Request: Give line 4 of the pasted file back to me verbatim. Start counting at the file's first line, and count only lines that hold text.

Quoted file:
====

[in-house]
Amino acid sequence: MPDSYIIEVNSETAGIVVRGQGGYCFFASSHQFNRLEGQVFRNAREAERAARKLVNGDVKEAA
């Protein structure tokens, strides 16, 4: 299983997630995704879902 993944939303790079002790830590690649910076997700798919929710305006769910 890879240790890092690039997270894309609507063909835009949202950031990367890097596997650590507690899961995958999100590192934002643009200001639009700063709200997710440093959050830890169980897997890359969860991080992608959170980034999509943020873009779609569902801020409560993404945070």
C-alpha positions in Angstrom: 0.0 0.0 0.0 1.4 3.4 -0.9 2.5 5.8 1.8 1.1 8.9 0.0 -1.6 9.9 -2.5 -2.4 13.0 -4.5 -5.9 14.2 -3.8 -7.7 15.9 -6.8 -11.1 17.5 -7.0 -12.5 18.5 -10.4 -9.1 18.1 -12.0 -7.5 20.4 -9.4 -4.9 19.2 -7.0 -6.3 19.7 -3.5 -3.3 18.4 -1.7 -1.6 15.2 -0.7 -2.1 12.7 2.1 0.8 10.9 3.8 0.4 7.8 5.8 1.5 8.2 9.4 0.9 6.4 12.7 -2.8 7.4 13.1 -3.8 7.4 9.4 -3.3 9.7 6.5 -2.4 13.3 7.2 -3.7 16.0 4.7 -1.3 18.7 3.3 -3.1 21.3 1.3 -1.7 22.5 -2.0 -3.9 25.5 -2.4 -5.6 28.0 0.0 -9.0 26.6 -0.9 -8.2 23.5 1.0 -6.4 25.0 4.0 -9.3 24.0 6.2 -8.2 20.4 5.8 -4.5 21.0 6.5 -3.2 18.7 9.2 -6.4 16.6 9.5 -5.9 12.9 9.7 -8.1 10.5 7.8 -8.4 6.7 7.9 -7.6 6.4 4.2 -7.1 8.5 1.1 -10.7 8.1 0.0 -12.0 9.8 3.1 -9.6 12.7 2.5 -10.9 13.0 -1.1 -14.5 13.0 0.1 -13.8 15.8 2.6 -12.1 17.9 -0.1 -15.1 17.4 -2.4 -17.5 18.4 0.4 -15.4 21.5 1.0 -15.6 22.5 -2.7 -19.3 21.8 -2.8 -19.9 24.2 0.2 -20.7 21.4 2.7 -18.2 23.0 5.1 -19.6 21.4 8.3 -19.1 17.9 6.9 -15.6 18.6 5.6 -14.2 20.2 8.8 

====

C-alpha positions in Angstrom: 0.0 0.0 0.0 1.4 3.4 -0.9 2.5 5.8 1.8 1.1 8.9 0.0 -1.6 9.9 -2.5 -2.4 13.0 -4.5 -5.9 14.2 -3.8 -7.7 15.9 -6.8 -11.1 17.5 -7.0 -12.5 18.5 -10.4 -9.1 18.1 -12.0 -7.5 20.4 -9.4 -4.9 19.2 -7.0 -6.3 19.7 -3.5 -3.3 18.4 -1.7 -1.6 15.2 -0.7 -2.1 12.7 2.1 0.8 10.9 3.8 0.4 7.8 5.8 1.5 8.2 9.4 0.9 6.4 12.7 -2.8 7.4 13.1 -3.8 7.4 9.4 -3.3 9.7 6.5 -2.4 13.3 7.2 -3.7 16.0 4.7 -1.3 18.7 3.3 -3.1 21.3 1.3 -1.7 22.5 -2.0 -3.9 25.5 -2.4 -5.6 28.0 0.0 -9.0 26.6 -0.9 -8.2 23.5 1.0 -6.4 25.0 4.0 -9.3 24.0 6.2 -8.2 20.4 5.8 -4.5 21.0 6.5 -3.2 18.7 9.2 -6.4 16.6 9.5 -5.9 12.9 9.7 -8.1 10.5 7.8 -8.4 6.7 7.9 -7.6 6.4 4.2 -7.1 8.5 1.1 -10.7 8.1 0.0 -12.0 9.8 3.1 -9.6 12.7 2.5 -10.9 13.0 -1.1 -14.5 13.0 0.1 -13.8 15.8 2.6 -12.1 17.9 -0.1 -15.1 17.4 -2.4 -17.5 18.4 0.4 -15.4 21.5 1.0 -15.6 22.5 -2.7 -19.3 21.8 -2.8 -19.9 24.2 0.2 -20.7 21.4 2.7 -18.2 23.0 5.1 -19.6 21.4 8.3 -19.1 17.9 6.9 -15.6 18.6 5.6 -14.2 20.2 8.8 